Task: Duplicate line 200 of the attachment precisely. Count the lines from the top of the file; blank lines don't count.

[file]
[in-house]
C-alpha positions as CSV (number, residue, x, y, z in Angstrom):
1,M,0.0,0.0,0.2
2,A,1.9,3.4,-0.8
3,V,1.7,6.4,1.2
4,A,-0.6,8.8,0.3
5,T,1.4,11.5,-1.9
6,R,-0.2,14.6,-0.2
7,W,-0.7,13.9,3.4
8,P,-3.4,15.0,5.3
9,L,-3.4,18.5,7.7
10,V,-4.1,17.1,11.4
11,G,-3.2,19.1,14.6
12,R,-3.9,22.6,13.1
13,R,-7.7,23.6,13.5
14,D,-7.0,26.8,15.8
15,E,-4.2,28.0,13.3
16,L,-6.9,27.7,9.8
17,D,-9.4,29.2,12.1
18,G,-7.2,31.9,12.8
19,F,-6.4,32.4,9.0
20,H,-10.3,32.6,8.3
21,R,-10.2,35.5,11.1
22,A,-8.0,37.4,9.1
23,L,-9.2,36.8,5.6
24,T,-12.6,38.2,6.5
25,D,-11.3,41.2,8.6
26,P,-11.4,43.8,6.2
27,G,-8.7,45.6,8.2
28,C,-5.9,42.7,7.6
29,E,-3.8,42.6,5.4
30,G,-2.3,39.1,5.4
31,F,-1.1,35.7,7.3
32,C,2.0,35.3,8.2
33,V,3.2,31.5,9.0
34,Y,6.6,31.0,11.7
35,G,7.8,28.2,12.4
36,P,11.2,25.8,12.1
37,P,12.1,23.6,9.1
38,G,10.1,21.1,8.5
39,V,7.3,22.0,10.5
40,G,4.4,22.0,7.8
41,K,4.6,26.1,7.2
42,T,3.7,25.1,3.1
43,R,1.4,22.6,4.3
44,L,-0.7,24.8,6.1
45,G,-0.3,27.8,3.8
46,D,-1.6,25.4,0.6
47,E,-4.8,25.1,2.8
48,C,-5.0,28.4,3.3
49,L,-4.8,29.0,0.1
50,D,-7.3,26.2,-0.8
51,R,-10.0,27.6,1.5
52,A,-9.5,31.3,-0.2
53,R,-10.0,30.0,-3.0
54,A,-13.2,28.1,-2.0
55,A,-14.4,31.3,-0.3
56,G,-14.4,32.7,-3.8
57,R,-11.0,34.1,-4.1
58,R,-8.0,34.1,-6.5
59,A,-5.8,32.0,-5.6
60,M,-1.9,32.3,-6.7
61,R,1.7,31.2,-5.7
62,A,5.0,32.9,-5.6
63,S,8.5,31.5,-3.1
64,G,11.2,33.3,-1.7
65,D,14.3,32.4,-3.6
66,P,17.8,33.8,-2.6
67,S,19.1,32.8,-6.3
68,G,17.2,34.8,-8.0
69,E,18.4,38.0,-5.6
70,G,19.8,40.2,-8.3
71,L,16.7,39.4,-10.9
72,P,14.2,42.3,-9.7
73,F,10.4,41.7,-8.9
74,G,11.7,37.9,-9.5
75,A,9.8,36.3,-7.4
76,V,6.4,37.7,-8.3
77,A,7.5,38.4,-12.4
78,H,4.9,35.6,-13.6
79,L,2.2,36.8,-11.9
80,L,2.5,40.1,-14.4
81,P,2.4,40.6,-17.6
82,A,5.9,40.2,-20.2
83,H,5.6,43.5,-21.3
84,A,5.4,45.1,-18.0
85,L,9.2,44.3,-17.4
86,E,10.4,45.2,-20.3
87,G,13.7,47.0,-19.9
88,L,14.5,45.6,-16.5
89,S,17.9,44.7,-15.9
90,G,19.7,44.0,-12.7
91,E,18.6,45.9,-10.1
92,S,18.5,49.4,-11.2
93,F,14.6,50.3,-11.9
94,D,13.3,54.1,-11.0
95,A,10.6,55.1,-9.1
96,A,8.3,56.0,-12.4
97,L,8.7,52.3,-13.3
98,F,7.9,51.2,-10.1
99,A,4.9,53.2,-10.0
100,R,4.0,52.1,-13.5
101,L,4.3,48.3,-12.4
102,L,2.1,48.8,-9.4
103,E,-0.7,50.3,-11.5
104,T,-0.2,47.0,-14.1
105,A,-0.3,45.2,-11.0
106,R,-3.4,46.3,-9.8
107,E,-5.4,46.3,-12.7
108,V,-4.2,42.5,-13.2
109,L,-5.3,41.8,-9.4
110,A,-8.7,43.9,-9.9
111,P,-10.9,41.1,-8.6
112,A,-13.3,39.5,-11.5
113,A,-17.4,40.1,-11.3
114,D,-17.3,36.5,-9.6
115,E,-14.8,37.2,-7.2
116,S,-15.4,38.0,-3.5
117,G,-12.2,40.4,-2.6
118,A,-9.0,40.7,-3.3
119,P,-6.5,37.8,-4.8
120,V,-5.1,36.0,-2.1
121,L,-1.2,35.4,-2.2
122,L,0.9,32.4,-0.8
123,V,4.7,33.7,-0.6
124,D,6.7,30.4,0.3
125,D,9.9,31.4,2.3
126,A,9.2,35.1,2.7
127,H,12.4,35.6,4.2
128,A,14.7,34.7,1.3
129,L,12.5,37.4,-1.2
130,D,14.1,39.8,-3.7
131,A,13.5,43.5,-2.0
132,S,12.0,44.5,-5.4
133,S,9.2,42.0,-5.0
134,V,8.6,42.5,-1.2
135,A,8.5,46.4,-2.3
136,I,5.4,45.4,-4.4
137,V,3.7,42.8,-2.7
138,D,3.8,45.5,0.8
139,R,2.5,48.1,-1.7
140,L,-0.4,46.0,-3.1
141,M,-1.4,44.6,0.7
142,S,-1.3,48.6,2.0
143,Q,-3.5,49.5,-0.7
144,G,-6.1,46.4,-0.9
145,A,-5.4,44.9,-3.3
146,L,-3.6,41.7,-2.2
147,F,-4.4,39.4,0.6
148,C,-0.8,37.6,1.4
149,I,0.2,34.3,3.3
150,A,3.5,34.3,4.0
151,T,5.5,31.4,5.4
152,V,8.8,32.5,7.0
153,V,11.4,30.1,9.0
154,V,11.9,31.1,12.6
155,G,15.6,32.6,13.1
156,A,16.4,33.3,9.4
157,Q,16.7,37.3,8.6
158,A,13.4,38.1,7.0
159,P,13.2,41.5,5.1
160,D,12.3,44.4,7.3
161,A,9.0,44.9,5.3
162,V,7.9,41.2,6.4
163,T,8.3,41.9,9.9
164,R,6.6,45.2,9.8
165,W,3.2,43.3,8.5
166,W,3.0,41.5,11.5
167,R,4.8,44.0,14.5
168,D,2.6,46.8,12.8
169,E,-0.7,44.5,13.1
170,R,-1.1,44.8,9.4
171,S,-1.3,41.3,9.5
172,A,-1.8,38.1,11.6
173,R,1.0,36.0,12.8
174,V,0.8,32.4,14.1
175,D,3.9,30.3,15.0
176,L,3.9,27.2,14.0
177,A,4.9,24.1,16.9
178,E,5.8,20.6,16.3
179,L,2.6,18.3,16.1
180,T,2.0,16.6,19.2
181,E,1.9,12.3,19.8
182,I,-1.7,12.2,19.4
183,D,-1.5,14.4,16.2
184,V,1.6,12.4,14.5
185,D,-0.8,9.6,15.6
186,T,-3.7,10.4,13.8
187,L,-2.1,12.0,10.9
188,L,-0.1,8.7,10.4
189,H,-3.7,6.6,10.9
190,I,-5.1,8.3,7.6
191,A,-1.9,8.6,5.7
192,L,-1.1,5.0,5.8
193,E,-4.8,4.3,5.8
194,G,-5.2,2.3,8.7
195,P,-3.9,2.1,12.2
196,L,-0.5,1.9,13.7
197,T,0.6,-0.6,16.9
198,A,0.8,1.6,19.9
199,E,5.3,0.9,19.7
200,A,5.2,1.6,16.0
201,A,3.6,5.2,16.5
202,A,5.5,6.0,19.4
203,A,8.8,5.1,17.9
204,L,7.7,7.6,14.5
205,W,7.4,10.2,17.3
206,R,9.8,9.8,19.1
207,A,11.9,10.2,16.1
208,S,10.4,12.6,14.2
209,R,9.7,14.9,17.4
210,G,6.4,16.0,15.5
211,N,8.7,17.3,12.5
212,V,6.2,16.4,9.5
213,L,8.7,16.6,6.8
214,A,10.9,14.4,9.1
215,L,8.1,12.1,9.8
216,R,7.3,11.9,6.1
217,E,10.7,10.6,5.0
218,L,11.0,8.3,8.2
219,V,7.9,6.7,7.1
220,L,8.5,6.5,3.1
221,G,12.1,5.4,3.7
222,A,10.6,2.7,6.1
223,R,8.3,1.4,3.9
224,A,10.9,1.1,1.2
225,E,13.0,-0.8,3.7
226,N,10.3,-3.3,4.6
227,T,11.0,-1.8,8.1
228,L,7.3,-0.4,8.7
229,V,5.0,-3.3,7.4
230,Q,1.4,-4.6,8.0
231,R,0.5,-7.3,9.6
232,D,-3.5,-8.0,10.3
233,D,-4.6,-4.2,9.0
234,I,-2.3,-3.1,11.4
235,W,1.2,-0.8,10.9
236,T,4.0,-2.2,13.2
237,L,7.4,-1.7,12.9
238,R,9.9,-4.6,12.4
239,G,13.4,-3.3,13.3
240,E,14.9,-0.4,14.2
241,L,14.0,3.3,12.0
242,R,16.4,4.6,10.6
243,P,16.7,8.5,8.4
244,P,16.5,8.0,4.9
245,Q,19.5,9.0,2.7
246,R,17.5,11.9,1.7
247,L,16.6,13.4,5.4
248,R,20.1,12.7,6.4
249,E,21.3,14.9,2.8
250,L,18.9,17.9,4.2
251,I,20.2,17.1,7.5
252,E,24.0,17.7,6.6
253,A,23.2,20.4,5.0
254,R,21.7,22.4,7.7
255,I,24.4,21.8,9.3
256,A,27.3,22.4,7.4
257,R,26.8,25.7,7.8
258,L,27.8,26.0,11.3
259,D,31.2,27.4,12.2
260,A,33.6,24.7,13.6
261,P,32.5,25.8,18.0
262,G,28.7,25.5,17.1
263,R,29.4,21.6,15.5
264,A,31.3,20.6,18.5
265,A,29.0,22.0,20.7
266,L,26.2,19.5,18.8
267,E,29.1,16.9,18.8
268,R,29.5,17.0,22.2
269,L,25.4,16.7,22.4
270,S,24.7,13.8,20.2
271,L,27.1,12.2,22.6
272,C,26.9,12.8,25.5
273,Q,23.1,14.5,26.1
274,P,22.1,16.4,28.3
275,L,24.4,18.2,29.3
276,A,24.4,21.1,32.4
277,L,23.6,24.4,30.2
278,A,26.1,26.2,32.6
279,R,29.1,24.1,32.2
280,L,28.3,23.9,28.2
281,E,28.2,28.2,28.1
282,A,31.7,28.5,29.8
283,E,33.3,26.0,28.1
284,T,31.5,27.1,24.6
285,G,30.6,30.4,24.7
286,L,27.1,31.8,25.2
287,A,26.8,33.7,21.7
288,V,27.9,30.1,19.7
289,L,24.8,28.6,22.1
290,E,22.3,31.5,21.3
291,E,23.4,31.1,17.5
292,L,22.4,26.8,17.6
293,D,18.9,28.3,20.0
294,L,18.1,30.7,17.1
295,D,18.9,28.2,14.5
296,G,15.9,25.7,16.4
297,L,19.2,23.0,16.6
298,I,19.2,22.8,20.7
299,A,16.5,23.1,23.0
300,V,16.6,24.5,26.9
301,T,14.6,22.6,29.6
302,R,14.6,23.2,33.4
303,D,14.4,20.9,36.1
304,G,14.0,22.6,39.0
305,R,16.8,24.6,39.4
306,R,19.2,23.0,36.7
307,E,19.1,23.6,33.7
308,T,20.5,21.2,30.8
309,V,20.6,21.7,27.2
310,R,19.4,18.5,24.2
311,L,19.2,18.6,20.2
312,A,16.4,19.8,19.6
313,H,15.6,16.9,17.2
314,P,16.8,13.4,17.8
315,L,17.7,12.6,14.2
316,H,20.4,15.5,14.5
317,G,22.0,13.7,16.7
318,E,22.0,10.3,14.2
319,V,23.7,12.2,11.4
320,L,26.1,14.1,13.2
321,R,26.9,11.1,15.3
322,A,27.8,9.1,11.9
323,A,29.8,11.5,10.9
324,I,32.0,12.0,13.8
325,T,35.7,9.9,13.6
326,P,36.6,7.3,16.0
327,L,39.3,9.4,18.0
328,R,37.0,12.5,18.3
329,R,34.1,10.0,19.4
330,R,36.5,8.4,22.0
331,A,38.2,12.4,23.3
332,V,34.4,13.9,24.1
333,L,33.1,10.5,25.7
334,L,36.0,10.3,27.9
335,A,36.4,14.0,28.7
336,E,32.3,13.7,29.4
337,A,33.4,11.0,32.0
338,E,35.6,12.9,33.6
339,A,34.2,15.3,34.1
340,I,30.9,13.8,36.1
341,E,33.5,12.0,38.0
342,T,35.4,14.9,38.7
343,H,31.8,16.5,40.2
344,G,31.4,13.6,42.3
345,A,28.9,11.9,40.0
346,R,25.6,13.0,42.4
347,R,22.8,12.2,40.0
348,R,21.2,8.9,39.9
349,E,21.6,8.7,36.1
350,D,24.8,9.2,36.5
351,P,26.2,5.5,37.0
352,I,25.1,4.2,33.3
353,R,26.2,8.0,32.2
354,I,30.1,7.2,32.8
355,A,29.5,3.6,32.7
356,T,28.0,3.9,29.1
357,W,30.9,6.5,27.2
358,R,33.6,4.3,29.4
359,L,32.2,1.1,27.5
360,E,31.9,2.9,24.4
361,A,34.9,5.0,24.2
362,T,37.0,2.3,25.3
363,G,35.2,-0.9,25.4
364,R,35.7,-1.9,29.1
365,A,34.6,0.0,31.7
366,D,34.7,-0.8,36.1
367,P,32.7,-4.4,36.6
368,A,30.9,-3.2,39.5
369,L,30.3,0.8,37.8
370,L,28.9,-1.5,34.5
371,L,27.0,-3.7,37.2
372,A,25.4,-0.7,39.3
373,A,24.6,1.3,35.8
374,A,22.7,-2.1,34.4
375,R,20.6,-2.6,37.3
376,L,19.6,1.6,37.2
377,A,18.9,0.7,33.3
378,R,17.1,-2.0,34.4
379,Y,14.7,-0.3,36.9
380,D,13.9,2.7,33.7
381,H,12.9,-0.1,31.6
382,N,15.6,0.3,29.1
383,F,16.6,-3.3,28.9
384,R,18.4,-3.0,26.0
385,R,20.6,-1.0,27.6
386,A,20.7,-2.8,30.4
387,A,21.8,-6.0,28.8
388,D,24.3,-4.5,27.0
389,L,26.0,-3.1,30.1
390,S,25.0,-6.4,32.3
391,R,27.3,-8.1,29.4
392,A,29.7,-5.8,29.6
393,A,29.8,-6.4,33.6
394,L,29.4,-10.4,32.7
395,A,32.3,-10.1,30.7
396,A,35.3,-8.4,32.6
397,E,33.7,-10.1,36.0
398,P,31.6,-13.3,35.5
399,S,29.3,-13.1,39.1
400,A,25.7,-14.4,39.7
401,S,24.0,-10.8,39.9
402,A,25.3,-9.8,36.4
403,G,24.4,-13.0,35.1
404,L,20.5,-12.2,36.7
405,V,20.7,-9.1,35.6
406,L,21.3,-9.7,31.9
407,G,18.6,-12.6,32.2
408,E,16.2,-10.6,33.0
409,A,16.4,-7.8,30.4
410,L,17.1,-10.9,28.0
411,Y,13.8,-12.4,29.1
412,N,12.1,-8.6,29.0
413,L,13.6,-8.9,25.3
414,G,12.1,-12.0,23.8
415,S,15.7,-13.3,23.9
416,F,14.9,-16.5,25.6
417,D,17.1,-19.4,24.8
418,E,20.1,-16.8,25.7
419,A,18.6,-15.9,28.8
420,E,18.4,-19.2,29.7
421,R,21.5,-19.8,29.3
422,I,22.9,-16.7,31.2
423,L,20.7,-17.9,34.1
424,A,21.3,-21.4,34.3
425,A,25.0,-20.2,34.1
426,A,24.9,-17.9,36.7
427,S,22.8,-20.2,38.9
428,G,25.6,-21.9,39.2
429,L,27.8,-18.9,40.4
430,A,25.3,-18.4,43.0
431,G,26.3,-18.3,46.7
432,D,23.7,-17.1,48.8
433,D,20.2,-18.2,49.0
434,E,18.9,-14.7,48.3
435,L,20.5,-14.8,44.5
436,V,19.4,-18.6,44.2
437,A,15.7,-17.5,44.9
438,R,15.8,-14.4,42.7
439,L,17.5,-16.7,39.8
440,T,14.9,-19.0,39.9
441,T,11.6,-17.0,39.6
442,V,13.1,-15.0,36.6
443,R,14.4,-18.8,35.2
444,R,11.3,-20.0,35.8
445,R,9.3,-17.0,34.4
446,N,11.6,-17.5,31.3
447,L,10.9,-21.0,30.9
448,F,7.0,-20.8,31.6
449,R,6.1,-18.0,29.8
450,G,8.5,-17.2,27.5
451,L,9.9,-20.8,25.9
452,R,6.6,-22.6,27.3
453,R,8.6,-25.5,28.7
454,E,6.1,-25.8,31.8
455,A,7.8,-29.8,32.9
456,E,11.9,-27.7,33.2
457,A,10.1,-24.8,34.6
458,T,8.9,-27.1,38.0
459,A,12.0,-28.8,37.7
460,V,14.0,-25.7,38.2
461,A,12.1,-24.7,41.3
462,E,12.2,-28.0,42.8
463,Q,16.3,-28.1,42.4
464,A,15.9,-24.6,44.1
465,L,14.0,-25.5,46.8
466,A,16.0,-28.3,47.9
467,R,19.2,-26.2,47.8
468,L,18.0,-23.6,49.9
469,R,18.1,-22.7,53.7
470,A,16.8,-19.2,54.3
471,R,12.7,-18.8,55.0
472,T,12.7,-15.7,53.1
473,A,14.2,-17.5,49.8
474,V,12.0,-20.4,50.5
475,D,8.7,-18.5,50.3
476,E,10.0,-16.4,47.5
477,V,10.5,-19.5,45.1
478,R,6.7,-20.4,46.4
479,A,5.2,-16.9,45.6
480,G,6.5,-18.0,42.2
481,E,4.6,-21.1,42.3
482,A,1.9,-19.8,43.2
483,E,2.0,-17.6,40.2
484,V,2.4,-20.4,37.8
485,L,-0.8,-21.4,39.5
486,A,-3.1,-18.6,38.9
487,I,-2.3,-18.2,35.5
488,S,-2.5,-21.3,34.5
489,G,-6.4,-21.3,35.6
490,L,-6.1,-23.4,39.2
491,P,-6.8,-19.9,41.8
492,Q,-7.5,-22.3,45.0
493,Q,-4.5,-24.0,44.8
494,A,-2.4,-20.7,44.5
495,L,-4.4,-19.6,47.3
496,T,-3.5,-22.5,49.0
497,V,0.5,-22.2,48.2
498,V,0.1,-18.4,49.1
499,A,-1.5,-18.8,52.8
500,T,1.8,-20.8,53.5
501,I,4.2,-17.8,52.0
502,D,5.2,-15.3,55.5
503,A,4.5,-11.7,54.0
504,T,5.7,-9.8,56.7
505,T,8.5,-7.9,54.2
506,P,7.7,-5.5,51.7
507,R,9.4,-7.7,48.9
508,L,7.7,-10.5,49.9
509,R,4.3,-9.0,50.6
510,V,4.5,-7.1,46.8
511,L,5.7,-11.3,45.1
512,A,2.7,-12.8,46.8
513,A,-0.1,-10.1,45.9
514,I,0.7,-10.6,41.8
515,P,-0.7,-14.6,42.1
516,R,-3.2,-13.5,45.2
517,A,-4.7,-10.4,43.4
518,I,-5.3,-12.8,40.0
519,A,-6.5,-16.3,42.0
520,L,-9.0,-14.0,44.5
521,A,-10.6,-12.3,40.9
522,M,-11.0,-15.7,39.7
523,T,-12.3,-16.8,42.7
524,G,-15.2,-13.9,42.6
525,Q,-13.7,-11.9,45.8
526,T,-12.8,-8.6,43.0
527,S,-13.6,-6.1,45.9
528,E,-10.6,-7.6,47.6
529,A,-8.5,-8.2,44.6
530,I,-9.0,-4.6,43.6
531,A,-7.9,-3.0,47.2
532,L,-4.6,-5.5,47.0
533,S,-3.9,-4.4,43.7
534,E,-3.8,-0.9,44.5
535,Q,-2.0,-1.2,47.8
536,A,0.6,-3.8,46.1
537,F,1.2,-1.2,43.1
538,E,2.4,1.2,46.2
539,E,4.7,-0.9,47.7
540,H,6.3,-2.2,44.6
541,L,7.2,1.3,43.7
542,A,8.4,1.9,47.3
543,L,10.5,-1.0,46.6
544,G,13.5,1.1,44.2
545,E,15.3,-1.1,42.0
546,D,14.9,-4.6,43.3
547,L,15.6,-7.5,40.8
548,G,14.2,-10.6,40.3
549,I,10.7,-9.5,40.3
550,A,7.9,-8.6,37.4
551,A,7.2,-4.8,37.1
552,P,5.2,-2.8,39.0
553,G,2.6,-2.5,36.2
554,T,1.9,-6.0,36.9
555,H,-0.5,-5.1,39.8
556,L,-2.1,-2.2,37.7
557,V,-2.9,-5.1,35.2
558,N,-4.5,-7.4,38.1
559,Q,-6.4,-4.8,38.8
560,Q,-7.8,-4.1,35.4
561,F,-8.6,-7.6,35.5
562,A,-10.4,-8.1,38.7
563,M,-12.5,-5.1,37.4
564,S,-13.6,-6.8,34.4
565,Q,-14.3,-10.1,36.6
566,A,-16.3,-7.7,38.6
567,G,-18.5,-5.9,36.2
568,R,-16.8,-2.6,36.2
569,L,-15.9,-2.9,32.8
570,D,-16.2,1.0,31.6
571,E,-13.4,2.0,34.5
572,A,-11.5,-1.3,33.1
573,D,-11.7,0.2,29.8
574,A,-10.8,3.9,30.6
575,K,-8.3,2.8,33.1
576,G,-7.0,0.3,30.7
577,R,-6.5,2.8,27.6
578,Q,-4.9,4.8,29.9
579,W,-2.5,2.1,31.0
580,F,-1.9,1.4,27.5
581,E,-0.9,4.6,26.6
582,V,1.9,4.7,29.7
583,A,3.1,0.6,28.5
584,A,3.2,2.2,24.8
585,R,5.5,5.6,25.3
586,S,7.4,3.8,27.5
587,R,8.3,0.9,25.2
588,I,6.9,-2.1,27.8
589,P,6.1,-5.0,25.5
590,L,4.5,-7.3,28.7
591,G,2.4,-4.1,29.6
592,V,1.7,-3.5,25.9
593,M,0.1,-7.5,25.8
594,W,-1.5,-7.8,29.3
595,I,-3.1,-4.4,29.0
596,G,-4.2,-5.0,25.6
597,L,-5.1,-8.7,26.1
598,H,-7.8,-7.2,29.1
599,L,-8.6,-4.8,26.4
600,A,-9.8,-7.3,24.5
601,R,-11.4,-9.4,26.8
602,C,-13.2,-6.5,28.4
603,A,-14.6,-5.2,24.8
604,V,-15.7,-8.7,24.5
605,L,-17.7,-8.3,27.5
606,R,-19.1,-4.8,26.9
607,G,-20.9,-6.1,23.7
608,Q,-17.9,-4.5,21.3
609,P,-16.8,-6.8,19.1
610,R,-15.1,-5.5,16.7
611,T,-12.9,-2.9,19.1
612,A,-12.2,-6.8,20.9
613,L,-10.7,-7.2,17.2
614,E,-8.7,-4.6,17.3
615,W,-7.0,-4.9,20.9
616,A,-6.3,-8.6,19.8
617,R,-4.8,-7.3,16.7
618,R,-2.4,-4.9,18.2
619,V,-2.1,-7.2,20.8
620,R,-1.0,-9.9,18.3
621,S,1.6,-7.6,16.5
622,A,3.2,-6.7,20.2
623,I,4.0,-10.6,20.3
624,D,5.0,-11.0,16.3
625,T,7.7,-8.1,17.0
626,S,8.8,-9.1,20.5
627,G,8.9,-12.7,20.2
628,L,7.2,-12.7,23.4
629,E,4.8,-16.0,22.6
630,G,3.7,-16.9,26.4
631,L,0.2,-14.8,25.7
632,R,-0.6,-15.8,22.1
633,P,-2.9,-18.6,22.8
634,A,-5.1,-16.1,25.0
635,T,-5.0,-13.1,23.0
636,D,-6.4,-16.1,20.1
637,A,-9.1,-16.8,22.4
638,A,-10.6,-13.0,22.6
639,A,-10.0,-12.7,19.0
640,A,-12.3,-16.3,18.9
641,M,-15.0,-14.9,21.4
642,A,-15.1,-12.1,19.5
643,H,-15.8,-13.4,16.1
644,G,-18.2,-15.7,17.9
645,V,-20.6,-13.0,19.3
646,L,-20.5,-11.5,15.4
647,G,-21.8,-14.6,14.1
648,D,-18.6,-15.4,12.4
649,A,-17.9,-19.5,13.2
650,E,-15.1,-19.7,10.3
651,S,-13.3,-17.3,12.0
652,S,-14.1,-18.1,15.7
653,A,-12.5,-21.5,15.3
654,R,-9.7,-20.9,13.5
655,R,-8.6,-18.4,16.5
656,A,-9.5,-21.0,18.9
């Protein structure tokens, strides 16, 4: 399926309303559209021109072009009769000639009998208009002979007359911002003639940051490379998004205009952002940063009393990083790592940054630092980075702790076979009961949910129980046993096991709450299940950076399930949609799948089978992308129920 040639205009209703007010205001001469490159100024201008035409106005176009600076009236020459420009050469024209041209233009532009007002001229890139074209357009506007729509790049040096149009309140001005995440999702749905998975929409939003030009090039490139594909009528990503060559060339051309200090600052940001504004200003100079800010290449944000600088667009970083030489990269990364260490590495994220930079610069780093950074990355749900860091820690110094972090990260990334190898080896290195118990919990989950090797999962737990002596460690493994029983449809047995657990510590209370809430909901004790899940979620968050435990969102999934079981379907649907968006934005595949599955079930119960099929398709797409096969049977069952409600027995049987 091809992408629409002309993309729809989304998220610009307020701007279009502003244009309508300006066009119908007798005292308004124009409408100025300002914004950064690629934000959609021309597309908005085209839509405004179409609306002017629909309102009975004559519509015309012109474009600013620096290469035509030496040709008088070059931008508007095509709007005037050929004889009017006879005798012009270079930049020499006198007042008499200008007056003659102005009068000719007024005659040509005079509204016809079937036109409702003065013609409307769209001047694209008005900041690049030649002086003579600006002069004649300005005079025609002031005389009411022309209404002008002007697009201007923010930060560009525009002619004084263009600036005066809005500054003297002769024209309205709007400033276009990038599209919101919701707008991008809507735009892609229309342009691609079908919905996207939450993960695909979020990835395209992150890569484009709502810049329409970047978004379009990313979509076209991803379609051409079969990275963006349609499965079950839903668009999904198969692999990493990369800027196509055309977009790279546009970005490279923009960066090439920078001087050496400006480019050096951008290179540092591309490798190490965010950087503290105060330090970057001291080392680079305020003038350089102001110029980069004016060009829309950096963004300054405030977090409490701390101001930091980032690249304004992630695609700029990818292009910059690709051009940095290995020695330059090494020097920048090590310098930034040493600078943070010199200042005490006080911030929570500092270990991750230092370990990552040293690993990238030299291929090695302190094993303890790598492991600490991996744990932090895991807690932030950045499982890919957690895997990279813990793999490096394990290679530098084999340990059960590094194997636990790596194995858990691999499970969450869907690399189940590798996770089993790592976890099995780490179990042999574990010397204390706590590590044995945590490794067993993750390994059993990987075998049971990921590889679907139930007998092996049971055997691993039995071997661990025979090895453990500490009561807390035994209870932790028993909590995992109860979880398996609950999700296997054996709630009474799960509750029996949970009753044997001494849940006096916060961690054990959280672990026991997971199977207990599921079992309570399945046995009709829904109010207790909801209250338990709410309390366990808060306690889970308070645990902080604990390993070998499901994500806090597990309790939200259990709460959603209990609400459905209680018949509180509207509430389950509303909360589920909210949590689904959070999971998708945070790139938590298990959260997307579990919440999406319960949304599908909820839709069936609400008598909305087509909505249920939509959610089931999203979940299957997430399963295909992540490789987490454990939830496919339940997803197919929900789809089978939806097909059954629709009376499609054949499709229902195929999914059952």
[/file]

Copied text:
198,A,0.8,1.6,19.9